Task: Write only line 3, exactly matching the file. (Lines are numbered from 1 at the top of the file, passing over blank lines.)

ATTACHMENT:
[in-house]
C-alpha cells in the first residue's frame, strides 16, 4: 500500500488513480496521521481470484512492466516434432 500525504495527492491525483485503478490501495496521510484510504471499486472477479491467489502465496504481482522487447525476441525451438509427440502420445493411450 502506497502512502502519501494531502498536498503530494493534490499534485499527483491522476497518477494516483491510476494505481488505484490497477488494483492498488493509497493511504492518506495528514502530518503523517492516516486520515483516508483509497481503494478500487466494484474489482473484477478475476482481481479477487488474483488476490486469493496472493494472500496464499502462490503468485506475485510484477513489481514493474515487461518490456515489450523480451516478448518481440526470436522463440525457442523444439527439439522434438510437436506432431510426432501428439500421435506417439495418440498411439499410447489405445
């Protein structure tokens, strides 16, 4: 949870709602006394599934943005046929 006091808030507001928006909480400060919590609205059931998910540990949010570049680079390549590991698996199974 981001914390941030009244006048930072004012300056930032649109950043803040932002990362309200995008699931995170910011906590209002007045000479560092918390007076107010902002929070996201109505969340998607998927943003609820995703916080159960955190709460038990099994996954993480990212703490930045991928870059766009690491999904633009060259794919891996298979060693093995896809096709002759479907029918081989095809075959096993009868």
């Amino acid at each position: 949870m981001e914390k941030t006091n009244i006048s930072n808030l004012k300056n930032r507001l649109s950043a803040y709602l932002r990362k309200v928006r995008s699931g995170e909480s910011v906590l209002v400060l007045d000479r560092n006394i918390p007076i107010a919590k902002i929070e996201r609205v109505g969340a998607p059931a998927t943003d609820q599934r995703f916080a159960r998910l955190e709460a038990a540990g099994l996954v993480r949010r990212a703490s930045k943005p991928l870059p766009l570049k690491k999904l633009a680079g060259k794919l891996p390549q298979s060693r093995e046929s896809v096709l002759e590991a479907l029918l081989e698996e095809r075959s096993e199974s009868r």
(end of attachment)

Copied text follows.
């Protein structure tokens, strides 16, 4: 949870709602006394599934943005046929 006091808030507001928006909480400060919590609205059931998910540990949010570049680079390549590991698996199974 981001914390941030009244006048930072004012300056930032649109950043803040932002990362309200995008699931995170910011906590209002007045000479560092918390007076107010902002929070996201109505969340998607998927943003609820995703916080159960955190709460038990099994996954993480990212703490930045991928870059766009690491999904633009060259794919891996298979060693093995896809096709002759479907029918081989095809075959096993009868």